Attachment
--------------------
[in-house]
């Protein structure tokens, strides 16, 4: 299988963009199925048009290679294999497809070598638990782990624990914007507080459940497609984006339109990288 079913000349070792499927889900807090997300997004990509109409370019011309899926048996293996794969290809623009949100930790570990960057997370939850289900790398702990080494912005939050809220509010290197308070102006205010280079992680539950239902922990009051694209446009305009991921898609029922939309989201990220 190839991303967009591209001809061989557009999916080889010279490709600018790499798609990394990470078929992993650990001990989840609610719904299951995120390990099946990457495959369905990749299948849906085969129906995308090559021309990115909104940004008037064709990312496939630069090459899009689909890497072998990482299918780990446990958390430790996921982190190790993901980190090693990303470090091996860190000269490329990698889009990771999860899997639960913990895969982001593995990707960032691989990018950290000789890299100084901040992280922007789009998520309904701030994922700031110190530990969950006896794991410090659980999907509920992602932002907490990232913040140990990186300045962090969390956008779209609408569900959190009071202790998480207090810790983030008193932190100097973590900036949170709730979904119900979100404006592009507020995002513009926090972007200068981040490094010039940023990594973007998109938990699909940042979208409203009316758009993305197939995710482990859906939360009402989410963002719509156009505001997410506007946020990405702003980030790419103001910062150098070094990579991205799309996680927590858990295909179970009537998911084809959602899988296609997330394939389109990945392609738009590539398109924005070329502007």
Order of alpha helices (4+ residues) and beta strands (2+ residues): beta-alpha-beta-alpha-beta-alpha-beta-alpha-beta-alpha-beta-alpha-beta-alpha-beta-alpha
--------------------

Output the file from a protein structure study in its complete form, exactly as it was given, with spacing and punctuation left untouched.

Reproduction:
[in-house]
């Protein structure tokens, strides 16, 4: 299988963009199925048009290679294999497809070598638990782990624990914007507080459940497609984006339109990288 079913000349070792499927889900807090997300997004990509109409370019011309899926048996293996794969290809623009949100930790570990960057997370939850289900790398702990080494912005939050809220509010290197308070102006205010280079992680539950239902922990009051694209446009305009991921898609029922939309989201990220 190839991303967009591209001809061989557009999916080889010279490709600018790499798609990394990470078929992993650990001990989840609610719904299951995120390990099946990457495959369905990749299948849906085969129906995308090559021309990115909104940004008037064709990312496939630069090459899009689909890497072998990482299918780990446990958390430790996921982190190790993901980190090693990303470090091996860190000269490329990698889009990771999860899997639960913990895969982001593995990707960032691989990018950290000789890299100084901040992280922007789009998520309904701030994922700031110190530990969950006896794991410090659980999907509920992602932002907490990232913040140990990186300045962090969390956008779209609408569900959190009071202790998480207090810790983030008193932190100097973590900036949170709730979904119900979100404006592009507020995002513009926090972007200068981040490094010039940023990594973007998109938990699909940042979208409203009316758009993305197939995710482990859906939360009402989410963002719509156009505001997410506007946020990405702003980030790419103001910062150098070094990579991205799309996680927590858990295909179970009537998911084809959602899988296609997330394939389109990945392609738009590539398109924005070329502007």
Order of alpha helices (4+ residues) and beta strands (2+ residues): beta-alpha-beta-alpha-beta-alpha-beta-alpha-beta-alpha-beta-alpha-beta-alpha-beta-alpha